Cardiac Magnetic Resonance Assessment of Dyssynchrony and Myocardial Scar Predicts Function Class Improvement Following Cardiac Resynchronization Therapy

Kenneth C. Bilchick, Veronica Dimaano, Katherine C. Wu, Robert H. Helm, Robert G. Weiss, Joao A. Lima, Ronald D. Berger, Gordon F. Tomaselli, David A. Bluemke, Henry R. Halperin, Theodore Abraham, David A. Kass, Albert C. Lardo

Research output: Contribution to journalArticlepeer-review

181 Scopus citations


Objectives: We tested a circumferential mechanical dyssynchrony index (circumferential uniformity ratio estimate [CURE]; 0 to 1, 1 = synchrony) derived from magnetic resonance-myocardial tagging (MR-MT) for predicting clinical function class improvement following cardiac resynchronization therapy (CRT). Background: There remains a significant nonresponse rate to CRT. MR-MT provides high quality mechanical activation data throughout the heart, and delayed enhancement cardiac magnetic resonance (DE-CMR) offers precise characterization of myocardial scar. Methods: MR-MT was performed in 2 cohorts of heart failure patients with: 1) a CRT heart failure cohort (n = 20; left ventricular ejection fraction of 0.23 ± 0.057) to evaluate the role of MR-MT and DE-CMR prior to CRT; and 2) a multimodality cohort (n = 27; ejection fraction of 0.20 ± 0.066) to compare MR-MT and tissue Doppler imaging septal-lateral delay for assessment of mechanical dyssynchrony. MR-MT was also performed in 9 healthy control subjects. Results: MR-MT showed that control subjects had highly synchronous contraction (CURE 0.96 ± 0.01), but tissue Doppler imaging indicated dyssynchrony in 44%. Using a cutoff of <0.75 for CURE based on receiver-operator characteristic analysis (area under the curve: 0.889), 56% of patients tested positive for mechanical dyssynchrony, and the MR-MT CURE predicted improved function class with 90% accuracy (positive and predictive values: 87%, 100%); adding DE-CMR (% total scar <15%) data improved accuracy further to 95% (positive and negative predictive values: 93%, 100%). The correlation between CURE and QRS duration was modest in all cardiomyopathy subjects (r = 0.58, p < 0.001). The multimodality cohort showed a 30% discordance rate between CURE and tissue Doppler imaging septal-lateral delay. Conclusions: The MR-MT assessment of circumferential mechanical dyssynchrony predicts improvement in function class after CRT. The addition of scar imaging by DE-CMR further improves this predictive value.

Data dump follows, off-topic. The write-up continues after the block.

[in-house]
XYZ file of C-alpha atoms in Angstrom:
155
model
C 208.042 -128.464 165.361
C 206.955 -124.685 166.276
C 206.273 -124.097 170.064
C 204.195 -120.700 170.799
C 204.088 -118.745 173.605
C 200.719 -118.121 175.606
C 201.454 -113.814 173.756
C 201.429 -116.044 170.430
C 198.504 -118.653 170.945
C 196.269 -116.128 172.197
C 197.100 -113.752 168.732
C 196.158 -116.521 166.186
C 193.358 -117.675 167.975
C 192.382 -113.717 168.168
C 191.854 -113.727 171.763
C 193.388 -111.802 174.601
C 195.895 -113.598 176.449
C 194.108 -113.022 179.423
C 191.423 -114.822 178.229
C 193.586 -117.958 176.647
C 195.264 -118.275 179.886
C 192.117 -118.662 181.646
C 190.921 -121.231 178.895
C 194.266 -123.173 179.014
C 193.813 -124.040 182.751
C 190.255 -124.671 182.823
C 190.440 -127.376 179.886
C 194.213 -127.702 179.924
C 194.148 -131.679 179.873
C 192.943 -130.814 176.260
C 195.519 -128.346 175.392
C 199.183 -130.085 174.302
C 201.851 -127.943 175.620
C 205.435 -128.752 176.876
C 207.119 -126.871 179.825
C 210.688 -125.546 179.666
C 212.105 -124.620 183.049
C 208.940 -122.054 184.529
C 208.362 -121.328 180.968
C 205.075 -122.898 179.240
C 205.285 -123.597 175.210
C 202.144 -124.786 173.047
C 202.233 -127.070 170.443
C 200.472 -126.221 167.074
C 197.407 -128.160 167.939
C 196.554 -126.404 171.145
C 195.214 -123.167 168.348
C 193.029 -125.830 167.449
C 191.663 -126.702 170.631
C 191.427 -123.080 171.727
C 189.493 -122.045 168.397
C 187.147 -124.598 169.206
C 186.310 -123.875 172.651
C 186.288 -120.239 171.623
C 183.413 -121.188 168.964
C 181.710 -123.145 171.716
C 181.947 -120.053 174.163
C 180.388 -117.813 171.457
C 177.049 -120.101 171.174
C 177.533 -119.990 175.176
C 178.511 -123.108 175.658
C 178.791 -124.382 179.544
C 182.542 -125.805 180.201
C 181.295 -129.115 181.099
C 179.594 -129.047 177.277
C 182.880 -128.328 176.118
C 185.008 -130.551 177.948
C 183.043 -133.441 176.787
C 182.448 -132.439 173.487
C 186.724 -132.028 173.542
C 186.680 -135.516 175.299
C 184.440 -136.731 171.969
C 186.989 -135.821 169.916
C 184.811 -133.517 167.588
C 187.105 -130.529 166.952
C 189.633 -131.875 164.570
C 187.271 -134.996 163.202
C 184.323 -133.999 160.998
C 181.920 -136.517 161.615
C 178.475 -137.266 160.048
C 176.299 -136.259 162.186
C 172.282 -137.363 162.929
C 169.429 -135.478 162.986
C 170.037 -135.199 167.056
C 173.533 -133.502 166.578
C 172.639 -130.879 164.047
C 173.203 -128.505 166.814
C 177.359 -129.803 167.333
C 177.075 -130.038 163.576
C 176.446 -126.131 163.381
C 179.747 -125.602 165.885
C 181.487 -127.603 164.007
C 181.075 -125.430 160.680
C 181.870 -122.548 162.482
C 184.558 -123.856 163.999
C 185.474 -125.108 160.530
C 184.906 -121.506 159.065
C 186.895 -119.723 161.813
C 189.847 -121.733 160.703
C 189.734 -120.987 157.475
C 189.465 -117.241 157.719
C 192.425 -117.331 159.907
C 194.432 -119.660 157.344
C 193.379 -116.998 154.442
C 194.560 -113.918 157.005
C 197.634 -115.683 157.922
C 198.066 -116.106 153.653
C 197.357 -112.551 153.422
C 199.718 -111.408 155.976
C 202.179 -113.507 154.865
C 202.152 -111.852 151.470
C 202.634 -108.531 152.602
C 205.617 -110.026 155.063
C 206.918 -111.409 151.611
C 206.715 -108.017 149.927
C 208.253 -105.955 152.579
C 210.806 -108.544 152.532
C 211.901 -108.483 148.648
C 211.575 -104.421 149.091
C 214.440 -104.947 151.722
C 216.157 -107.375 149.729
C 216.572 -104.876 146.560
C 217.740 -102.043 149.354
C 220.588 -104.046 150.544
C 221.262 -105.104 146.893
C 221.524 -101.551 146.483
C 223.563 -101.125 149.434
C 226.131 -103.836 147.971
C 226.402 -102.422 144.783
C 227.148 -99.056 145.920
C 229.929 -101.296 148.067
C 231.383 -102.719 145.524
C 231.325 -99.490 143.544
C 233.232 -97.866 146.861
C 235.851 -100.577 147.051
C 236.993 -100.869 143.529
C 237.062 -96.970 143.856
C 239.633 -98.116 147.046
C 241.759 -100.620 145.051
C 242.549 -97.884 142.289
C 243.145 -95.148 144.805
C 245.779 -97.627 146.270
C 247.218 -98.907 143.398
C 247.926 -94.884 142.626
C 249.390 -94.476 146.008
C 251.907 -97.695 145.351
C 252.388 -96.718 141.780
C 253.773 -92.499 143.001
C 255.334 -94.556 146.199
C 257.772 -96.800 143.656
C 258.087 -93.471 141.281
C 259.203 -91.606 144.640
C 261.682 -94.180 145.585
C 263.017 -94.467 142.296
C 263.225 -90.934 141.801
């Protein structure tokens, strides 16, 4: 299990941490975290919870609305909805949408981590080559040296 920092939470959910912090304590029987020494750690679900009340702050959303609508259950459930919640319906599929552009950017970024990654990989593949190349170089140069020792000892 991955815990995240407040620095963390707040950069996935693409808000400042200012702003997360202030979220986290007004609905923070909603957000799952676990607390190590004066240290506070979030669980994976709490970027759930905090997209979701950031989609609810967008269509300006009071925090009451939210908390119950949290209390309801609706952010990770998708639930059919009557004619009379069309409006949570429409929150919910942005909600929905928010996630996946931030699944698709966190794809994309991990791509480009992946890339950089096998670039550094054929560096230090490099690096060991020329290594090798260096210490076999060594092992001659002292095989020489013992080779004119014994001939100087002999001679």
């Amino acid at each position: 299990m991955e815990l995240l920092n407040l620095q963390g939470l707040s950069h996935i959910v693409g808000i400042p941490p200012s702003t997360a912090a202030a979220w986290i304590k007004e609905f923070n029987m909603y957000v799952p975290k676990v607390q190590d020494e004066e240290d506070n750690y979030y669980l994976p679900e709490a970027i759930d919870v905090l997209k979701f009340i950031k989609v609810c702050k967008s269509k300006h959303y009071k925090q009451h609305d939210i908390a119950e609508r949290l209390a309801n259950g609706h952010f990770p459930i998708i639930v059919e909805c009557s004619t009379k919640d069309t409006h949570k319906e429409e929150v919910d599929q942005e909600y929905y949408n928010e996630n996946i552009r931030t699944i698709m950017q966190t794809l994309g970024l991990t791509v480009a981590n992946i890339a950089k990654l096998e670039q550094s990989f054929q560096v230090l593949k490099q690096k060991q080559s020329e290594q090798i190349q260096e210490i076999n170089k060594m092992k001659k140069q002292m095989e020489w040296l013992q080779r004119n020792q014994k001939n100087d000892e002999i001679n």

Original languageEnglish (US)
Pages (from-to)561-568
Number of pages8
JournalJACC: Cardiovascular Imaging
Issue number5
StatePublished - Sep 2008


  • biventricular
  • cardiac magnetic resonance
  • cardiac resynchronization therapy
  • dyssynchrony
  • heart failure

ASJC Scopus subject areas

  • Radiology Nuclear Medicine and imaging
  • Cardiology and Cardiovascular Medicine


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